The A-10 Thunderbolt II, “The Warthog”

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The A-10 Thunderbolt II was developed in the 1960s for the United States Air Force by the OEM team from Fairchild Republic Company. The military commissioned a new close-air support aircraft that would be an improvement to the legendary P-47 Thunderbolt used in the latter part of WWII— one that was rugged, survivable for pilots, and with the ultimate goal of providing superior protection to combat troops on the ground.

The A-10 Thunderbolt II, affectionately nicknamed “The Warthog,” was developed. It was equipped with dramatic low altitude and low speed maneuverability, accurate weapons delivery, “get home safe” survivability, and mission capable maintainability. This design featured a titanium encasement that protected the pilot from injury, and dually redundant flight control systems that allow the pilot to fly the aircraft out of enemy range, despite severe damage such as complete loss of hydraulic capability. It also had short takeoff and landing capability, making it ideal for unpredictable terrain and territory abroad. And its simplicity of design meant that bases with limited facilities in war-time settings would still be able to service it.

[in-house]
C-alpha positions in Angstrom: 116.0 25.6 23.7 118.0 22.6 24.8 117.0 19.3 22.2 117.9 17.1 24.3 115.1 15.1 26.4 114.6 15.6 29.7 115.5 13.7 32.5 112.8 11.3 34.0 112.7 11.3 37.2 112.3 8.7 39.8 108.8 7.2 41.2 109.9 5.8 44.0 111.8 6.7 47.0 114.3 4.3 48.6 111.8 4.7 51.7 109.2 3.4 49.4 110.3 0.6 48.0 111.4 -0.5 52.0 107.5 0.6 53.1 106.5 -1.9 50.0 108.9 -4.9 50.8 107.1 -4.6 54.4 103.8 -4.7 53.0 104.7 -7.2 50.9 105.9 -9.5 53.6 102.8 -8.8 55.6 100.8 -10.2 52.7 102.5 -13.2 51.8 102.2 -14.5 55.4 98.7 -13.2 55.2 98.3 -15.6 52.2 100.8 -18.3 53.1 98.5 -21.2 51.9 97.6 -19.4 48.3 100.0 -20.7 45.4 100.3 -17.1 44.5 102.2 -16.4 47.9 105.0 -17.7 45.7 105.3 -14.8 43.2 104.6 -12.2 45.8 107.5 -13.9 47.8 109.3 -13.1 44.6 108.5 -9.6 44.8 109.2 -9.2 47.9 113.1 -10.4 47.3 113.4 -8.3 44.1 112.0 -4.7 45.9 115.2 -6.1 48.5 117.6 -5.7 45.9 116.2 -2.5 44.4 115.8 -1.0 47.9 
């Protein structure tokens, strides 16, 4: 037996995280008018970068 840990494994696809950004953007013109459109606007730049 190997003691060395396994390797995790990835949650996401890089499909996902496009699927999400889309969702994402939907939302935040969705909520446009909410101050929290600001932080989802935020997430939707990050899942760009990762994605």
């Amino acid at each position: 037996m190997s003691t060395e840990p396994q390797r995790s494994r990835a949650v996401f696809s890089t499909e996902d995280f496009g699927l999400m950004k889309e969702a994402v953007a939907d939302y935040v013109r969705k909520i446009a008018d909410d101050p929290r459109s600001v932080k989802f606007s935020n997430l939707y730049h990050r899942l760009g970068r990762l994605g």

The first prototype Thunderbolt II made its initial flight on May 10, 1972; production of the craft commenced in 1975. The aircraft was first delivered to the 354th Tactical Fighter Wing at Myrtle Beach Air Force Base in July 1977, and was that base’s primary aircraft.

The Warthog has a span of 57 feet, 6 inches; it is 53 feet, 4 inches long; 17 feet, 8 inches high; and weighs 47,000 lb. It is equipped with two 9,000 lb engines. It can reach maximum speeds of 450 mph; cruising speed is 335 mph; and it costs $2.4 million.

Aircraft and technology constantly change in the military. In the 90s, the U.S. Army and the U.S. Air Force disagreed on the fate of the A-10: the Army wanted to keep the aircraft in rotation, believing it was “a powerful close-air support asset.” The Air Force wanted to do away with it, believing it was limited in its capacity to low-threat environments. The Air Force’s choice to phase out the A-10 aircraft was one of the contributing factor’s that lead to the closing of the Myrtle Beach Air Force Base, as the base was a hub housing that aircraft. The decision to keep the A-10 in the military line-up came after the decision was made to close the base. The A-10 is still in use by the military today; the aircraft has been continuously modernized over the years.

After its closing and the area subsequently redeveloped, Warbird Park was created in the Market Common to commemorate the history not only of the base itself, but of the illustrious history of the memorable and lovable A-10, as it was when the base was active. Today, visitors can stop by the outdoor area of the park to see one of the original A-10s that used to be in service at the base.

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